In the aftermath of Hurricanes Irma and Harvey, car buyers must pay close attention to the vehicles they are offered. Fraudulent sellers are putting cars on the market that have sustained extensive flooding and water damage without adequately warning buyers. While salvage auctions typically provide information on each vehicle through a Vehicle Identification Number (VIN), other dealers try to sell cars with false or misleading information.
According to the NY Times article by Norman Mayersohn, there are steps you can take to avoid buying a flood-damaged vehicle.
Here’s what you need to do:
- Check the Vehicle’s Title History
Checking the car’s title history can help ensure the vehicle has not been branded as flood-damaged, salvaged, totaled, or marked beyond repair at any time in its history. You can use the VIN to find out this information, and many free websites will let you research the car’s title history. In addition, AutoCheck, Carfax, the National Insurance Crime Bureau’s VINcheck, and other flood car databases and online services can provide the information you need when researching the car’s history.
However, these services are limited. Not all vehicles are listed on the websites, which means you may not be able to look up the car’s title history. Only the cars that insurance companies in the specific organizations have covered are listed. Furthermore, states differ in their definition of salvage. If a car is flooded but otherwise has minor apparent damage, it may be returned to the road with some small electrical parts repairs. This would not require the car to be listed as salvaged in certain states, even though it is likely that internal corrosion could cause it to short circuit later on. Thus, checking the title history is helpful but not always reliable.
- Look for Underlying Signs of Flood Damage
If a vehicle has been marked as salvaged or having sustained flood damage, this information must be provided to buyers. However, there are still loopholes in the system that some dealers try to take advantage of to sell flooded cars without disclosing the car’s history. This makes it essential to use discretion and a keen eye when buying a used vehicle after a hurricane. While a vehicle may look fine on the outside, there are some clues you can look for to determine if it has suffered water damage.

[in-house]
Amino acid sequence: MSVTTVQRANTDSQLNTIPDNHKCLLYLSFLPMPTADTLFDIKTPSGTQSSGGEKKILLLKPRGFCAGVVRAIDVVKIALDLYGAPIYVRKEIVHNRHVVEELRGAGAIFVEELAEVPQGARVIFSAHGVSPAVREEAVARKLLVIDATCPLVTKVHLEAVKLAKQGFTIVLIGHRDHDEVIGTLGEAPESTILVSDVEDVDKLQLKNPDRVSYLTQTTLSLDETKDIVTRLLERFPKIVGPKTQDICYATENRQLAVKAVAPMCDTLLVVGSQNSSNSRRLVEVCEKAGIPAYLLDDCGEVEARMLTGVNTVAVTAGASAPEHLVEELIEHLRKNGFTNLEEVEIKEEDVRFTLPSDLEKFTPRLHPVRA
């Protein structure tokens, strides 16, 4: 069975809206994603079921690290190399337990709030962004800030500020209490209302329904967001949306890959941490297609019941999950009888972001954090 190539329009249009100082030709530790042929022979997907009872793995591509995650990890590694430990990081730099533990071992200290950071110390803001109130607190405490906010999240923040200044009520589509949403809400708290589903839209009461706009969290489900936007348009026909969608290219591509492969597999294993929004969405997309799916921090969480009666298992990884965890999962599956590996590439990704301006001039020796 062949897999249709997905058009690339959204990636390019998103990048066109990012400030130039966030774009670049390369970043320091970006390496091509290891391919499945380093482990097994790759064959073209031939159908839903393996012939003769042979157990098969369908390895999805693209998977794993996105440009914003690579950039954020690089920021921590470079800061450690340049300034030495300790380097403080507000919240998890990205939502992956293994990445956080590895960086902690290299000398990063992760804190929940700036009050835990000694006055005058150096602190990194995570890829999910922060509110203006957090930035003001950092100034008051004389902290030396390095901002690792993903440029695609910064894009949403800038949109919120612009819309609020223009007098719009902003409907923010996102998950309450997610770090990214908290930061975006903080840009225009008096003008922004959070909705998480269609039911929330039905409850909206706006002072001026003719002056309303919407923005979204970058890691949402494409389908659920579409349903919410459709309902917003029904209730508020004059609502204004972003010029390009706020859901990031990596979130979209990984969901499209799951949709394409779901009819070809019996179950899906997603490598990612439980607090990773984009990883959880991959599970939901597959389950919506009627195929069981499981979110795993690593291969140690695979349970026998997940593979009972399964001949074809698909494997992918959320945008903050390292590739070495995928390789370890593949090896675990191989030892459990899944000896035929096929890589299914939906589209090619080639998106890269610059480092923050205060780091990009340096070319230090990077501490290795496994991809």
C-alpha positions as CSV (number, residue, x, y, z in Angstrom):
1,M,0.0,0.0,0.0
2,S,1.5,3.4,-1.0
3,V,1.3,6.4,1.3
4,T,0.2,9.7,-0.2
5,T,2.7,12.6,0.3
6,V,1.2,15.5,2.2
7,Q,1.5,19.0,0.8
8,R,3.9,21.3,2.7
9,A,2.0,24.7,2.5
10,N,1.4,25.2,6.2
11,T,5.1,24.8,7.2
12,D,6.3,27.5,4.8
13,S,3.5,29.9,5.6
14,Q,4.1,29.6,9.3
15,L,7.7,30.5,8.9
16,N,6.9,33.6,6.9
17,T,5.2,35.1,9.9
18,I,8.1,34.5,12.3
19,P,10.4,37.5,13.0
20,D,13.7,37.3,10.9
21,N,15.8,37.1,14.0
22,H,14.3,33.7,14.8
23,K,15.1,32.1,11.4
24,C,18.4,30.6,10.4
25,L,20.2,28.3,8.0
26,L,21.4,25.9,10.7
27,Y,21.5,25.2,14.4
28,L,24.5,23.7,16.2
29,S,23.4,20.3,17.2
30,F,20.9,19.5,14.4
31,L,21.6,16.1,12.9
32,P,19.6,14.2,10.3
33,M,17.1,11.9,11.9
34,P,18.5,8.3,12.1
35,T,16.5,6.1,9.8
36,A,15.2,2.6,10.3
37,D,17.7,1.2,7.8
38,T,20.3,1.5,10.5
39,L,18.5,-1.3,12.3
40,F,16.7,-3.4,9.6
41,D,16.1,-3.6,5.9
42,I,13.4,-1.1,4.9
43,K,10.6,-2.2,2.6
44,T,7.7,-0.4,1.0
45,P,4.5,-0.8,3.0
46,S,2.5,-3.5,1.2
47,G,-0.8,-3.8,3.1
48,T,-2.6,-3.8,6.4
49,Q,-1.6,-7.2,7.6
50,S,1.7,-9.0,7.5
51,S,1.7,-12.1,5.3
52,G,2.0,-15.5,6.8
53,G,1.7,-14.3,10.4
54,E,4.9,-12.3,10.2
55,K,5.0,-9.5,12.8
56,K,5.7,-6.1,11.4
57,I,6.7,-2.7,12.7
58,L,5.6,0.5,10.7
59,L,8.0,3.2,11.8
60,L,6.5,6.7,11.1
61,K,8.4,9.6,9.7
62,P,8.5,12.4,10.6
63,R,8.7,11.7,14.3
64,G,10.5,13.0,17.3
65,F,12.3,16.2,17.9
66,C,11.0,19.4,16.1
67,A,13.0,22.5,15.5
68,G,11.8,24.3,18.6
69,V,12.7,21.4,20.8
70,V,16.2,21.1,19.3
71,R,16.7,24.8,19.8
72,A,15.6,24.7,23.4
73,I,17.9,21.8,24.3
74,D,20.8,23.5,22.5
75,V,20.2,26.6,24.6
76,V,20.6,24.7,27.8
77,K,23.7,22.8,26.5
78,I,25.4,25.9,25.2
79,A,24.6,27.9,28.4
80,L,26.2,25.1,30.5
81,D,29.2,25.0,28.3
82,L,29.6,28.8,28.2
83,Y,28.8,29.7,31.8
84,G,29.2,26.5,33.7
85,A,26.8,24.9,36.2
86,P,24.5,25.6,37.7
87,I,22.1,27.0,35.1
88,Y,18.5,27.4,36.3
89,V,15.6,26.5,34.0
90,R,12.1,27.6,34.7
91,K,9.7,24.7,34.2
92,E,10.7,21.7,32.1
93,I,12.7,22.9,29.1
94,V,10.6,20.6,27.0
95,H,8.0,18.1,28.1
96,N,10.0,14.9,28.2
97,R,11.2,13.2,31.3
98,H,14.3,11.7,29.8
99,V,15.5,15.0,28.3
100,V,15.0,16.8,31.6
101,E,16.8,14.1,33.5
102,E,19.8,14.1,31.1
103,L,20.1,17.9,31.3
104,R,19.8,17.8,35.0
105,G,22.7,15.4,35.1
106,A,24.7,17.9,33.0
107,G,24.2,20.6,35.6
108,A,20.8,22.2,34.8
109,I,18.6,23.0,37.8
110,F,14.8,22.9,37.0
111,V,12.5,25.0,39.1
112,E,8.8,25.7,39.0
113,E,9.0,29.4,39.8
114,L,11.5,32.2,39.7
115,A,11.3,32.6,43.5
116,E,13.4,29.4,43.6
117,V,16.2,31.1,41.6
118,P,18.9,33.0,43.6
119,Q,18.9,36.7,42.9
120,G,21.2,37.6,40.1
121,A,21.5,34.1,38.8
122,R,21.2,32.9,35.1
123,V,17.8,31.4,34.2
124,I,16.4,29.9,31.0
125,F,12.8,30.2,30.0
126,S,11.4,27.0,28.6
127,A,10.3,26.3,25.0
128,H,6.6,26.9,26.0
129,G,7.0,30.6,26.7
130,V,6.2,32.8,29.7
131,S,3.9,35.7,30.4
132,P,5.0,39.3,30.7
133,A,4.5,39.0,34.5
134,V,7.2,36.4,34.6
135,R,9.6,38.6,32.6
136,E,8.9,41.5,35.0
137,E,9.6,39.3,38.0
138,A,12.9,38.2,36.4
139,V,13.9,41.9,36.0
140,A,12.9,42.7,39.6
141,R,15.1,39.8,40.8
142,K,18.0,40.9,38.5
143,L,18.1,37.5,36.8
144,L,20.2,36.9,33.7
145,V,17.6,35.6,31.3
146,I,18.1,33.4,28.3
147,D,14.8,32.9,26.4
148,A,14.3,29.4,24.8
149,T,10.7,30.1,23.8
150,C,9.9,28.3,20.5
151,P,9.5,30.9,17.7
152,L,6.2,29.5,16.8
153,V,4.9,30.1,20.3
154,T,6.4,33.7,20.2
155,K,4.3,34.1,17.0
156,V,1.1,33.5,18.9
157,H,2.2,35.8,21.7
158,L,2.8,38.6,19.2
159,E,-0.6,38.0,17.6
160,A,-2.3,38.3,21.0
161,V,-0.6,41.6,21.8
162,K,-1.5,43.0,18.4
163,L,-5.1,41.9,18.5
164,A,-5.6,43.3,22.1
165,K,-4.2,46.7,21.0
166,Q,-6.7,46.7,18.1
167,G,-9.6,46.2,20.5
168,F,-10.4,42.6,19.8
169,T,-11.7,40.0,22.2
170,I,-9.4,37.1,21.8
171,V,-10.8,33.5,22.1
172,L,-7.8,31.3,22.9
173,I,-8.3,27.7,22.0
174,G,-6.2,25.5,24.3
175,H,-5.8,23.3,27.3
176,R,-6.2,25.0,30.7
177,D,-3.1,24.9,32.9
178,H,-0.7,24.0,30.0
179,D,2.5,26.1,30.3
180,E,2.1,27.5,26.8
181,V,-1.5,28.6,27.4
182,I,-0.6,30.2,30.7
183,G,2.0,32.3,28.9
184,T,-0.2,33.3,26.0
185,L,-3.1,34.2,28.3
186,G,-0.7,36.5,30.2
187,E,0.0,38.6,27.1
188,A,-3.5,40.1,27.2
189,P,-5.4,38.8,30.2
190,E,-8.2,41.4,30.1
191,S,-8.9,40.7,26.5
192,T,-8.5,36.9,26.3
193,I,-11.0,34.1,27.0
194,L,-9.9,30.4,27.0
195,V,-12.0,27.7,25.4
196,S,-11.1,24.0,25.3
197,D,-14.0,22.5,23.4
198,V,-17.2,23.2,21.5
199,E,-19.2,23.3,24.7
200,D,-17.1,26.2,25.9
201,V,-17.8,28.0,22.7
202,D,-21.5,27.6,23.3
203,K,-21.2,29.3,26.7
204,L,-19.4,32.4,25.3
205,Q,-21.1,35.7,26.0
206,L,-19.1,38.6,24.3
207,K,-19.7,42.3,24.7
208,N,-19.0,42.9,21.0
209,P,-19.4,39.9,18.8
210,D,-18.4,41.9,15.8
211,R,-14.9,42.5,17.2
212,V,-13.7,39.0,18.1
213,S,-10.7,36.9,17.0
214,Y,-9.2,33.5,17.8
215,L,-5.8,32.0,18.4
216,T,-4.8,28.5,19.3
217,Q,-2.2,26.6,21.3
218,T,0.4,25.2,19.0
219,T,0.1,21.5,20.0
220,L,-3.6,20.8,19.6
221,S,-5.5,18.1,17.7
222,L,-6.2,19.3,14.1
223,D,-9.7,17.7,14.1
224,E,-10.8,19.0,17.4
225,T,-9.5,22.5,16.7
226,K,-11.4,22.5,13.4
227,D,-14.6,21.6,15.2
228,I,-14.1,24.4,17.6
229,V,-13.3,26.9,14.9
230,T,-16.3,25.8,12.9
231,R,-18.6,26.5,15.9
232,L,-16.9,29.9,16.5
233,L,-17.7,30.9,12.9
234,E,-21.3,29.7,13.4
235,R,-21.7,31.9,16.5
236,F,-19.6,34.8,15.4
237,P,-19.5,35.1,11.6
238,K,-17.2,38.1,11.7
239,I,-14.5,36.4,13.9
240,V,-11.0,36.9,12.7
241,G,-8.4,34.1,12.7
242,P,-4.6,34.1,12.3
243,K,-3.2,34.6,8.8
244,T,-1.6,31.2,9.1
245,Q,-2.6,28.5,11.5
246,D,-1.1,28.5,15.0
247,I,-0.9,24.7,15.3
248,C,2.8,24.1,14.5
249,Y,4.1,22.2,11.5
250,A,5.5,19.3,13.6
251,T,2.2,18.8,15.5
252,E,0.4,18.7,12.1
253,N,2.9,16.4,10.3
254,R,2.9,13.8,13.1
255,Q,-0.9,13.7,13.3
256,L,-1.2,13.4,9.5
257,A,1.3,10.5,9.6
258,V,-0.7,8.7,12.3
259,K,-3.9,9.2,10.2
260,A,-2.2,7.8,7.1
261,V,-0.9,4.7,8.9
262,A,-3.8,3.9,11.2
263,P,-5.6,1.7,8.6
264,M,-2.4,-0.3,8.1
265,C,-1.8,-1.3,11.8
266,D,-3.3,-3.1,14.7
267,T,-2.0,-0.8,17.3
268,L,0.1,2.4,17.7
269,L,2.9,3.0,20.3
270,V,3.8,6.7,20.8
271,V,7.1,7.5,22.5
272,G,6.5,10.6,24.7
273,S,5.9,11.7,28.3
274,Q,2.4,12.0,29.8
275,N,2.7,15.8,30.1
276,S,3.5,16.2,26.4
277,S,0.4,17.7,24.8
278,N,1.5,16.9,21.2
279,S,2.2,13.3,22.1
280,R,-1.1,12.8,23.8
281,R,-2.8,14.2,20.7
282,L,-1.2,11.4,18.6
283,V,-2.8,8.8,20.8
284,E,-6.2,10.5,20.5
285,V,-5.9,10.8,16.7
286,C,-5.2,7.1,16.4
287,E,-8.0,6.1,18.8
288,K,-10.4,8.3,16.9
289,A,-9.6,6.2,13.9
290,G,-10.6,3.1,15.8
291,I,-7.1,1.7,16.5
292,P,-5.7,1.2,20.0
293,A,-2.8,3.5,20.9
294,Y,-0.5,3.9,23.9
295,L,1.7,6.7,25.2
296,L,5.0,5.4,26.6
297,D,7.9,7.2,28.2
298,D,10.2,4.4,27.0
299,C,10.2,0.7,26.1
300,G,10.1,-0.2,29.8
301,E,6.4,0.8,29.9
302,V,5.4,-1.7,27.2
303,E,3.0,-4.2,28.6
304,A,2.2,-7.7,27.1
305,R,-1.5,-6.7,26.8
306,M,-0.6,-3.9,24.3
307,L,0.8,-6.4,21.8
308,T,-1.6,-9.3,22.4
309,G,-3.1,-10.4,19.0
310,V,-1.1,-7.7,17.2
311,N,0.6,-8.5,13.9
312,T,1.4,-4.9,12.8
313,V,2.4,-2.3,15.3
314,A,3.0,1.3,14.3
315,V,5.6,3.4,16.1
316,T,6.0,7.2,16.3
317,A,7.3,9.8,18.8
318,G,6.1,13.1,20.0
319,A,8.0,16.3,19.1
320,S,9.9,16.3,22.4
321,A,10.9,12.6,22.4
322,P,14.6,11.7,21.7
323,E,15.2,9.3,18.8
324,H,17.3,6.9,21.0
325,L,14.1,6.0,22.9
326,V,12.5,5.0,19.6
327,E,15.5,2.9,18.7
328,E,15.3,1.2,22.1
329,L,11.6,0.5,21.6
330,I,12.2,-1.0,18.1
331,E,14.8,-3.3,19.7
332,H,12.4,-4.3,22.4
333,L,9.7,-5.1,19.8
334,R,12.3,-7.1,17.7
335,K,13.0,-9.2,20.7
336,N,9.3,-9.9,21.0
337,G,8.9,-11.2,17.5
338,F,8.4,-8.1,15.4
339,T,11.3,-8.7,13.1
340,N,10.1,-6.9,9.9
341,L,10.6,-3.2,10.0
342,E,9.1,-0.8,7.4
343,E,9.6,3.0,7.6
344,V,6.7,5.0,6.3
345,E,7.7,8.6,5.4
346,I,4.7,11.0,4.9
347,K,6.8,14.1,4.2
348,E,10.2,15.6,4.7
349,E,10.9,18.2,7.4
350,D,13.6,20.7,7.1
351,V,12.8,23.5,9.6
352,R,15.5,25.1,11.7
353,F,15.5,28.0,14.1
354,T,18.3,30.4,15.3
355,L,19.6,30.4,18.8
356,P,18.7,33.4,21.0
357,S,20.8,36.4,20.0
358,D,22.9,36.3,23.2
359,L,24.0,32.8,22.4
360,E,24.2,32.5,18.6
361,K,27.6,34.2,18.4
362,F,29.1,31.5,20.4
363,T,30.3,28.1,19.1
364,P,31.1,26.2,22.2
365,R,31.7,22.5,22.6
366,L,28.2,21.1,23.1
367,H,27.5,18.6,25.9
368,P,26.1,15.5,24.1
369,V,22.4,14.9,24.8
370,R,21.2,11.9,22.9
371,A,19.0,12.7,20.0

There are several signs of water damage in cars that have been flooded in a hurricane. These include:
- Mud or debris in small spaces of the car, such as under the hood
- Rusty exposed screws under the dashboard
- A water line on the reflector or lens of the headlights
- Mud or a musty odor on the carpet
- Newly replaced carpet in an old car
- Removed rubber drain plugs under the car doors (often to drain water out)
By paying attention to these small details, you can avoid buying a flood-damaged car. A vehicle with water damage may look fine outside and even drive well with a few replaced electrical parts. However, the rust, corrosion, and other internal effects of the water can cause it to short circuit soon after the sale.
In addition, buyers must beware of car parts at auto body shops after a hurricane. Parts that have been submerged in fresh or saltwater may not last very long and could end up costing even more down the road. Having a reliable mechanic inspect the car before you buy it can help you avoid spending money on a car that will fail within a few months or years.
Call The Law Offices of Jason E. Taylor Today at (800) 351-3008
At our firm, we represent clients in a variety of consumer law issues. If you have been a victim of auto dealer fraud after Hurricanes Irma and Harvey, we can represent your rights in court. Whatever your situation, our Hickory consumer attorneys can provide diligent legal services as you pursue a favorable outcome.
Contact us today for a free consultation. Our office is available 24/7 for your convenience.
Reference: New York Times